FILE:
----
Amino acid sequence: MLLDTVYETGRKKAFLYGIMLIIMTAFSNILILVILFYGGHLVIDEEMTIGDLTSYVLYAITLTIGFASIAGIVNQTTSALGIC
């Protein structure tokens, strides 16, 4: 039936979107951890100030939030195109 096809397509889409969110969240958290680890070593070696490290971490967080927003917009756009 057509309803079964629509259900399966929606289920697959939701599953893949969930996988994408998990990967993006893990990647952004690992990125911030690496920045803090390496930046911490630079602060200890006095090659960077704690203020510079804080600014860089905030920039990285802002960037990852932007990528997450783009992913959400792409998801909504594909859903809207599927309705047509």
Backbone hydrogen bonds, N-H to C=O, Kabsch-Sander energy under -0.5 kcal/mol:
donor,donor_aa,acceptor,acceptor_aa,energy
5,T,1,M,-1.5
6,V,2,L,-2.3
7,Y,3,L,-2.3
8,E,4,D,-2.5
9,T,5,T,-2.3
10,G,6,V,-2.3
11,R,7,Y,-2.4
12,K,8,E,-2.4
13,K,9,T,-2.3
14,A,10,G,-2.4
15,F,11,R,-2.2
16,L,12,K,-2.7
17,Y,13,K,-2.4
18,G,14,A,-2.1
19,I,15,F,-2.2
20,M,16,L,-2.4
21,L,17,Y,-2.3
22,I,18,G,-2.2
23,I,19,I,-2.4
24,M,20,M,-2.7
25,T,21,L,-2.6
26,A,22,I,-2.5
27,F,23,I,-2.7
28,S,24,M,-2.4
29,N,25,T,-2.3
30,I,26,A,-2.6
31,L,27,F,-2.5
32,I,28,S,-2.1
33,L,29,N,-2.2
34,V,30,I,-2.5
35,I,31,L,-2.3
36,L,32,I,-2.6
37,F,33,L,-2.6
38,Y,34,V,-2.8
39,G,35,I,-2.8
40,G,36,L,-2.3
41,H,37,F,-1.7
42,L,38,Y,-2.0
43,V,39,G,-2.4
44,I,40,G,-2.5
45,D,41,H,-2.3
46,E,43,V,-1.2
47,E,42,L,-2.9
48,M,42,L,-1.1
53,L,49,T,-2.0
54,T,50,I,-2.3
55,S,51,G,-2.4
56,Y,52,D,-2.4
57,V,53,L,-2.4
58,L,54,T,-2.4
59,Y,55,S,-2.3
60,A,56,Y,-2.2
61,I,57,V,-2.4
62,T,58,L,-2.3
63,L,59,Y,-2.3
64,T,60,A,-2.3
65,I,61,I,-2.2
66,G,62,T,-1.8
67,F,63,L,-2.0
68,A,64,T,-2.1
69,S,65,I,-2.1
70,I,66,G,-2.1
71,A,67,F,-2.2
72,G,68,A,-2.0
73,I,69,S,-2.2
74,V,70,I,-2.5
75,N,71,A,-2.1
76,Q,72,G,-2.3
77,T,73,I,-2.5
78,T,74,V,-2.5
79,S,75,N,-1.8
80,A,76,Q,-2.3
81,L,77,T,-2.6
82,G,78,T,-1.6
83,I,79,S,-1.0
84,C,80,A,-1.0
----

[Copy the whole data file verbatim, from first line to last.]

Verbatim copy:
Amino acid sequence: MLLDTVYETGRKKAFLYGIMLIIMTAFSNILILVILFYGGHLVIDEEMTIGDLTSYVLYAITLTIGFASIAGIVNQTTSALGIC
């Protein structure tokens, strides 16, 4: 039936979107951890100030939030195109 096809397509889409969110969240958290680890070593070696490290971490967080927003917009756009 057509309803079964629509259900399966929606289920697959939701599953893949969930996988994408998990990967993006893990990647952004690992990125911030690496920045803090390496930046911490630079602060200890006095090659960077704690203020510079804080600014860089905030920039990285802002960037990852932007990528997450783009992913959400792409998801909504594909859903809207599927309705047509």
Backbone hydrogen bonds, N-H to C=O, Kabsch-Sander energy under -0.5 kcal/mol:
donor,donor_aa,acceptor,acceptor_aa,energy
5,T,1,M,-1.5
6,V,2,L,-2.3
7,Y,3,L,-2.3
8,E,4,D,-2.5
9,T,5,T,-2.3
10,G,6,V,-2.3
11,R,7,Y,-2.4
12,K,8,E,-2.4
13,K,9,T,-2.3
14,A,10,G,-2.4
15,F,11,R,-2.2
16,L,12,K,-2.7
17,Y,13,K,-2.4
18,G,14,A,-2.1
19,I,15,F,-2.2
20,M,16,L,-2.4
21,L,17,Y,-2.3
22,I,18,G,-2.2
23,I,19,I,-2.4
24,M,20,M,-2.7
25,T,21,L,-2.6
26,A,22,I,-2.5
27,F,23,I,-2.7
28,S,24,M,-2.4
29,N,25,T,-2.3
30,I,26,A,-2.6
31,L,27,F,-2.5
32,I,28,S,-2.1
33,L,29,N,-2.2
34,V,30,I,-2.5
35,I,31,L,-2.3
36,L,32,I,-2.6
37,F,33,L,-2.6
38,Y,34,V,-2.8
39,G,35,I,-2.8
40,G,36,L,-2.3
41,H,37,F,-1.7
42,L,38,Y,-2.0
43,V,39,G,-2.4
44,I,40,G,-2.5
45,D,41,H,-2.3
46,E,43,V,-1.2
47,E,42,L,-2.9
48,M,42,L,-1.1
53,L,49,T,-2.0
54,T,50,I,-2.3
55,S,51,G,-2.4
56,Y,52,D,-2.4
57,V,53,L,-2.4
58,L,54,T,-2.4
59,Y,55,S,-2.3
60,A,56,Y,-2.2
61,I,57,V,-2.4
62,T,58,L,-2.3
63,L,59,Y,-2.3
64,T,60,A,-2.3
65,I,61,I,-2.2
66,G,62,T,-1.8
67,F,63,L,-2.0
68,A,64,T,-2.1
69,S,65,I,-2.1
70,I,66,G,-2.1
71,A,67,F,-2.2
72,G,68,A,-2.0
73,I,69,S,-2.2
74,V,70,I,-2.5
75,N,71,A,-2.1
76,Q,72,G,-2.3
77,T,73,I,-2.5
78,T,74,V,-2.5
79,S,75,N,-1.8
80,A,76,Q,-2.3
81,L,77,T,-2.6
82,G,78,T,-1.6
83,I,79,S,-1.0
84,C,80,A,-1.0